Mark Cuban E-Mail Asked Whether Mamma Trade Was ‘Kosher’

Photographer: Mike Fuentes/Bloomberg

Billionaire Mark Cuban exits federal court in Dallas, Texas, on Oct. 3, 2013. Close

Billionaire Mark Cuban exits federal court in Dallas, Texas, on Oct. 3, 2013.

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Photographer: Mike Fuentes/Bloomberg

Billionaire Mark Cuban exits federal court in Dallas, Texas, on Oct. 3, 2013.

Billionaire Mark Cuban sent his broker an e-mail asking about the propriety of a share sale that the U.S. Securities and Exchange Commission has since accused him of making based on inside information.

“I wanted to make sure I was 100 pct kosher on that trade,” Cuban wrote in the e-mail to Charles McKinney the day after the transaction. “Can you check with your folks to make sure all is cool,” he asked McKinney, who at the time was a senior vice president at UBS Financial Services Inc.

That message was shown to Dallas federal court jurors today as the owner of pro basketball’s Dallas Mavericks began the first full day of defense in the trial of the SEC’s insider-trading case against him.

The SEC sued Cuban, now 55, in 2008 accusing him of selling about $7.9 million in stock in the Canadian Internet company Mamma.com Inc. in 2004 to avoid a $750,000 loss after he learned nonpublic information about a private placement plan that would dilute his shares.

Called to the witness stand by the SEC, Cuban testified earlier this week that he did nothing wrong. The SEC is seeking disgorgement of his alleged ill-gotten gains and unspecified monetary penalties. The trial started Sept. 30.

Trade Unwound

Under questioning from defense lawyer Thomas Melsheimer, McKinney, the broker, testified today that if there was a problem with the trade it would have been identified and it could have been unwound in the three days before it settled.

The e-mail string displayed for the jury showed that McKinney forwarded it to a compliance officer at UBS. (UBSN)

In it, Cuban described how he was invited to take part in Mamma.com’s effort to raise money in a private investment in public equity, or PIPE, plan.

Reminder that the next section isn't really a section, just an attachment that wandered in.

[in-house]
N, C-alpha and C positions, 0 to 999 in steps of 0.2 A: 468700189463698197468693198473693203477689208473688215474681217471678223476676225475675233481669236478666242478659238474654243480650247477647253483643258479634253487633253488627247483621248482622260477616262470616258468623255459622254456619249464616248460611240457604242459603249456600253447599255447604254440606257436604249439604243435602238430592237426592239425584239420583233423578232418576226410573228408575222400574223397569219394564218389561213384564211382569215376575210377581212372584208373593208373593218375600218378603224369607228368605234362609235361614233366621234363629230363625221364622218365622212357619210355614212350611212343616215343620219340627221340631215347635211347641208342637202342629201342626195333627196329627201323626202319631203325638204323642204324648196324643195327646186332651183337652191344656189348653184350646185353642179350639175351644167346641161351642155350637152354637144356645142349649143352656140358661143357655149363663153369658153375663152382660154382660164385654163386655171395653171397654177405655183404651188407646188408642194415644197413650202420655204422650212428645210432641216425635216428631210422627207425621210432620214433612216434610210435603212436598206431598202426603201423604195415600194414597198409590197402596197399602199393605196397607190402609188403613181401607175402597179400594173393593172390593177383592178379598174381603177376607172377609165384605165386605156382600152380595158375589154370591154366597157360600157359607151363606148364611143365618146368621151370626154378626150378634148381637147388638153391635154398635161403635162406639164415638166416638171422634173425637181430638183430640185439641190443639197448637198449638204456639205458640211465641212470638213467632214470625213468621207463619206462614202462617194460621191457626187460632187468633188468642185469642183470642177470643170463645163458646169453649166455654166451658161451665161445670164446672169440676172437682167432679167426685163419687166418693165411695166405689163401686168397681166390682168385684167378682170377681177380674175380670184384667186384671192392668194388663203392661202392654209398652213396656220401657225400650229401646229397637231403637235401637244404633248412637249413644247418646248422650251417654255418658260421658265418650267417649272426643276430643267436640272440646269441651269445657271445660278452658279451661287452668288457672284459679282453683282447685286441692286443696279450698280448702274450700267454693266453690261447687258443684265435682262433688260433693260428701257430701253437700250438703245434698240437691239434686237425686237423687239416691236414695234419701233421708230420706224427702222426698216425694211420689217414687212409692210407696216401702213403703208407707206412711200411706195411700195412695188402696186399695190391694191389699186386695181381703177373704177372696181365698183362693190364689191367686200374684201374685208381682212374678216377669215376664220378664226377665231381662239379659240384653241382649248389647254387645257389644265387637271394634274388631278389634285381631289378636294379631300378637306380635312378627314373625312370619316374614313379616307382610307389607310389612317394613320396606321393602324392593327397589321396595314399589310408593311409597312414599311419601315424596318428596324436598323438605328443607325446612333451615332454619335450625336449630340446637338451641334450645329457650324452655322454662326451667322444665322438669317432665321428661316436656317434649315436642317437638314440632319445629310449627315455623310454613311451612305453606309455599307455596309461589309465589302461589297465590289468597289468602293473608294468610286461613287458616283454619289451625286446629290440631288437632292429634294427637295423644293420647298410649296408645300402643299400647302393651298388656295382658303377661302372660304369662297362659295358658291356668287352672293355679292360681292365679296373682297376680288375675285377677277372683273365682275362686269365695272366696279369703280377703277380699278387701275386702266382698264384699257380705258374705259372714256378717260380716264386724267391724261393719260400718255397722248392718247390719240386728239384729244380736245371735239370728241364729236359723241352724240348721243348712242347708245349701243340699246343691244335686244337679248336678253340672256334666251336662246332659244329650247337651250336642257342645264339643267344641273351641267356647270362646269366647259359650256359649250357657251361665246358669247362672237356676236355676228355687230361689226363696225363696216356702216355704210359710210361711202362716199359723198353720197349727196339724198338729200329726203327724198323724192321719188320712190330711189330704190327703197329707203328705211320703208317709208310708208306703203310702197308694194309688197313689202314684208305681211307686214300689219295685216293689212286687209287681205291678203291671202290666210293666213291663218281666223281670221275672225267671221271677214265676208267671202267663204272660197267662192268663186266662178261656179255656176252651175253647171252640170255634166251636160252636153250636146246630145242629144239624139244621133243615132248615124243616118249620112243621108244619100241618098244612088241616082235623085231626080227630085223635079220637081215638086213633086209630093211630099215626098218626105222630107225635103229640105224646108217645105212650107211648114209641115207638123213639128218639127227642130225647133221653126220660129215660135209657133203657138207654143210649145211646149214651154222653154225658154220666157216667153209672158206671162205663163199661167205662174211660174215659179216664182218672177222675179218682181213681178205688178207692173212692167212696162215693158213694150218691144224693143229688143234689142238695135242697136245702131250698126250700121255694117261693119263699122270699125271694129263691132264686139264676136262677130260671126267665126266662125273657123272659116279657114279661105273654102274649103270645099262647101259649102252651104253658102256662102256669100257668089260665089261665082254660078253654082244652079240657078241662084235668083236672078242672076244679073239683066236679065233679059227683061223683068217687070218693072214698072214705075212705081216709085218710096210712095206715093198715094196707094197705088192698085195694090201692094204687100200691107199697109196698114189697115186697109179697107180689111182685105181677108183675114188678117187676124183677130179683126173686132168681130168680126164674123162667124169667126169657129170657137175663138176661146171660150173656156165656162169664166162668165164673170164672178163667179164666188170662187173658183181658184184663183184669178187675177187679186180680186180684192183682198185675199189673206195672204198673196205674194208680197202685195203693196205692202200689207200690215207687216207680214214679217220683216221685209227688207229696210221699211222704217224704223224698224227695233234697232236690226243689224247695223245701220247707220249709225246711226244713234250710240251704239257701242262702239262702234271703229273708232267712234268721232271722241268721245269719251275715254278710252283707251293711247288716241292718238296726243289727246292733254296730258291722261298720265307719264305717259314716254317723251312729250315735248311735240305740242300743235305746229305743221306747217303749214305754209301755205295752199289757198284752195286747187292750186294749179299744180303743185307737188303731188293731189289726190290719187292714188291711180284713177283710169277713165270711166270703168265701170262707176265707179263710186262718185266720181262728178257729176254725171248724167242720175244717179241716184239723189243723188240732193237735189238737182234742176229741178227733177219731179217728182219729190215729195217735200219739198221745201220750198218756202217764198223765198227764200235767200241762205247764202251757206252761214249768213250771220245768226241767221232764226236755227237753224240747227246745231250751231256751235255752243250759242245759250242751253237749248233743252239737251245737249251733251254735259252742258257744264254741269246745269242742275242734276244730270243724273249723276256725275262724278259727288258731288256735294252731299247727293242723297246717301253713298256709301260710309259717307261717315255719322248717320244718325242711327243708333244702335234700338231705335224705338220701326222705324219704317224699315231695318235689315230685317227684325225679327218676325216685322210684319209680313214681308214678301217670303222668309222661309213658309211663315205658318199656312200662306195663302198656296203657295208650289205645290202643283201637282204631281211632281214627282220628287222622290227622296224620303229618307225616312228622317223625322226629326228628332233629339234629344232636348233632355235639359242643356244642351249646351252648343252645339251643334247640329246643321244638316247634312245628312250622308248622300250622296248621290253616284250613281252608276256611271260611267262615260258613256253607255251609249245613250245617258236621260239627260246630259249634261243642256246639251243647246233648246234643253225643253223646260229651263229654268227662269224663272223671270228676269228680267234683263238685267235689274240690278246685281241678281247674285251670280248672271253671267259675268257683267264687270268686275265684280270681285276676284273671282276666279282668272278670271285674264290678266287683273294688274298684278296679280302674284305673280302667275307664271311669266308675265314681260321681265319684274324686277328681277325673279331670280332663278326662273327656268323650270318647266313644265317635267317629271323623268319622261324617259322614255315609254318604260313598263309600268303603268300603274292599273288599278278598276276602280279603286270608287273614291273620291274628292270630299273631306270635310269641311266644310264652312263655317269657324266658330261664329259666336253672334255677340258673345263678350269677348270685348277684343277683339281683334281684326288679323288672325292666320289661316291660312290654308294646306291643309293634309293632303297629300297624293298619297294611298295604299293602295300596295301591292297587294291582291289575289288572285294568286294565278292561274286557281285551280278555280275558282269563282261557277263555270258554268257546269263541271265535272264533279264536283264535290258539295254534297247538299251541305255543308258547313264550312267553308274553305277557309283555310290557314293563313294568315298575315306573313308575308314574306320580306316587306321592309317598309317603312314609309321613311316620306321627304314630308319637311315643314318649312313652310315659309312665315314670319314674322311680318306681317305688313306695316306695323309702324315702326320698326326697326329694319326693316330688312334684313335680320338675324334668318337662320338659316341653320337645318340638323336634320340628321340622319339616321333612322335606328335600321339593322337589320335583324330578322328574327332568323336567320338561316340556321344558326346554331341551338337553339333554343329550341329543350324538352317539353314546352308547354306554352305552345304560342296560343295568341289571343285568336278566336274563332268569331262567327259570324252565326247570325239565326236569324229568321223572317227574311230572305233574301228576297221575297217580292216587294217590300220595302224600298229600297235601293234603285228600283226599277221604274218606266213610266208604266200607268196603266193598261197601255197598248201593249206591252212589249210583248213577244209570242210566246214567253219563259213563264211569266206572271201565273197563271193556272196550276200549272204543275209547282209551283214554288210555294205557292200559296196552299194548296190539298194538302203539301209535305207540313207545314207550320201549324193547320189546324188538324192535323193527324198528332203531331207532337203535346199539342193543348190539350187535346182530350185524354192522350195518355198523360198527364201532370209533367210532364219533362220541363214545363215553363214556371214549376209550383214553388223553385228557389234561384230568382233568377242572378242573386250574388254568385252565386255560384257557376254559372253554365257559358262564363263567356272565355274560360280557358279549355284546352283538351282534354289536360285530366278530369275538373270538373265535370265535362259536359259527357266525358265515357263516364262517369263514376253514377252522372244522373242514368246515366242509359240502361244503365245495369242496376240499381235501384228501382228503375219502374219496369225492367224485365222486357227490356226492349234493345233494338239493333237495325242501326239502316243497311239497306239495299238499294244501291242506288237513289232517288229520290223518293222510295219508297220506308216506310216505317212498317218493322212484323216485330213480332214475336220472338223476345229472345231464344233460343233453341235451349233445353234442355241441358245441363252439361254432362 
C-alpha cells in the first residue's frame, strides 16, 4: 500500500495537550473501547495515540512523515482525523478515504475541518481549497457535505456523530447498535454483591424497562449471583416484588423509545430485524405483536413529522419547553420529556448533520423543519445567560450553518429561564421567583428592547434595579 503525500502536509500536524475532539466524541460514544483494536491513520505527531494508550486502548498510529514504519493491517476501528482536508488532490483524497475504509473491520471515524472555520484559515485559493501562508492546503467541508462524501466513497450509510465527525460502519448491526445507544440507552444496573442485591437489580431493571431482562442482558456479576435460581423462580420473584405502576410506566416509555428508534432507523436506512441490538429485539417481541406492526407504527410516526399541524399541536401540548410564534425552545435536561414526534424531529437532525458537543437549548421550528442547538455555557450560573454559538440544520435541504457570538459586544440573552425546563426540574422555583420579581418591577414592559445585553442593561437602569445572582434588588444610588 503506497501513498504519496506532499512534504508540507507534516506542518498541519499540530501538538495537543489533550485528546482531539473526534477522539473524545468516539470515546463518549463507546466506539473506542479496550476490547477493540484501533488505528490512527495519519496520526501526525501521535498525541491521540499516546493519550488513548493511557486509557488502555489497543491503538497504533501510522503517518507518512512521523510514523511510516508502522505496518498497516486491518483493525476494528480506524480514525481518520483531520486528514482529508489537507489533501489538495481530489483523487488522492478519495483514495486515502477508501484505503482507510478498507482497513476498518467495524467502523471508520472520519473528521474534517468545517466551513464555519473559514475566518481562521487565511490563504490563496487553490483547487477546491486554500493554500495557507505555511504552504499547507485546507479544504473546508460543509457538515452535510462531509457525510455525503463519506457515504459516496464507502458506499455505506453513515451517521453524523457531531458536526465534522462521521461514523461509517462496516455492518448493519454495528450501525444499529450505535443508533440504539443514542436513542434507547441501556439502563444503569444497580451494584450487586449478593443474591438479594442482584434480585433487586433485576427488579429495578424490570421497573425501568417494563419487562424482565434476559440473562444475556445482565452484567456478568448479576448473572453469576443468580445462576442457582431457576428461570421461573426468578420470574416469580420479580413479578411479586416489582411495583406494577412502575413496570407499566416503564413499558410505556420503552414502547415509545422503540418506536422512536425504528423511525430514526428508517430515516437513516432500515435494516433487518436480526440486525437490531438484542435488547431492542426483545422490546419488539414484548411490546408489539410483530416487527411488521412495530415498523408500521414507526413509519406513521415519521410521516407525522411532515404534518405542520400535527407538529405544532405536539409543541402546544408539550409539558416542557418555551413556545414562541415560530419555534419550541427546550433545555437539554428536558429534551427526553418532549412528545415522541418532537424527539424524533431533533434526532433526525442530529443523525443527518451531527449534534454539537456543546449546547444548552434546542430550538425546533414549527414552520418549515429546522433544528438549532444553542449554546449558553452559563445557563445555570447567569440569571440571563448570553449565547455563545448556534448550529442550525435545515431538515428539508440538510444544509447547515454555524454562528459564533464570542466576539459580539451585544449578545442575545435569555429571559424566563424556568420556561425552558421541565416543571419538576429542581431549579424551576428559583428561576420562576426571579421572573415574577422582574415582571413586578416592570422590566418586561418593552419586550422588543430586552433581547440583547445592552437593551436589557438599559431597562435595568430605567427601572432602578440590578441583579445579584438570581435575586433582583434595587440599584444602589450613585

“He tried to sell me on it,” Cuban wrote, referring to Arnold Owen, the investment banker who was offering the PIPE. “I guess that means its public since they were selling to others as part of the raise.”

On cross-examination, McKinney told SEC lawyer Duane Thompson he remembered nothing about the e-mail or whether he discussed the Mamma.com sale with Cuban. Thompson pointed out in his questioning that there was no written response to Cuban’s e-mail from anyone at UBS.

Cuban’s $695 Million

McKinney, who is now at Credit Suisse Group AG (CSGN), said he manages $695 million for Cuban. On cross-examination, he said he had carried out as many as 40,000 trades over 16 years for Cuban and that Cuban’s business earned $2.5 million to $4.5 million annually for the two firms where McKinney worked.

When Thompson asked how much McKinney made personally from Cuban’s business, U.S. District Judge Sidney A. Fitzwater, who is presiding over the trial, told the witness not to answer.

Thompson asked McKinney if that amount of business would make it unlikely that he would testify to anything implicating Cuban in insider trading.

“I’d tell the truth without a doubt, sir,” the broker said.

Cuban’s lawyers also called Christopher Aguilar, who was general counsel for Owen’s firm, Merriman Curhan Ford Inc., in 2004 when the PIPE was sold.

Aguilar told the court his firm had a policy of keeping PIPE information confidential and that public companies for which Merriman was raising capital were put on a list restricting firm employees from trading in their stock.

No Regulation

Under questioning by Stephen Best, one of Cuban’s lawyers, Aguilar said there was no law or regulation on the books at the time stating PIPE information was material nonpublic information.

“We didn’t have anything official,” he said.

Aguilar said SEC officials had made statements at a financial industry conference in early 2004 that they considered a company’s intent to undertake a PIPE to be nonpublic information. Aguilar said he drafted a letter he sent to firm clients repeating that information.

The former Merriman general counsel also said his firm didn’t require investors who spoke to its agents about the Mamma.com PIPE to sign confidentiality agreements.

On cross-examination, SEC lawyer Jan Folena produced Merriman’s engagement letter with Mamma.com and pointed out where the firm said it would obtain nondisclosure agreements from potential investors for the PIPE.

‘Nondisclosure Agreements’

“I don’t think we did obtain nondisclosure agreements,” Aguilar said.

At the close of today’s proceedings, attorneys for both sides told the judge that the evidentiary portion of the trial may be completed as soon as tomorrow.

While no proceedings are scheduled for Oct. 10 or 11, or for the Oct. 14 Columbus Day holiday, the jury could hear closing arguments and get the case as soon as Oct. 15, the lawyers said.

The case is Securities and Exchange Commission v. Cuban, 08-cv-02050, U.S. District Court, Northern District of Texas (Dallas).

To contact the reporters on this story: Tom Korosec in Dallas federal court at tkorosec@texaswordworks.com; Andrew Harris in federal court in Chicago at aharris16@bloomberg.net.

To contact the editor responsible for this story: Michael Hytha at mhytha@bloomberg.net

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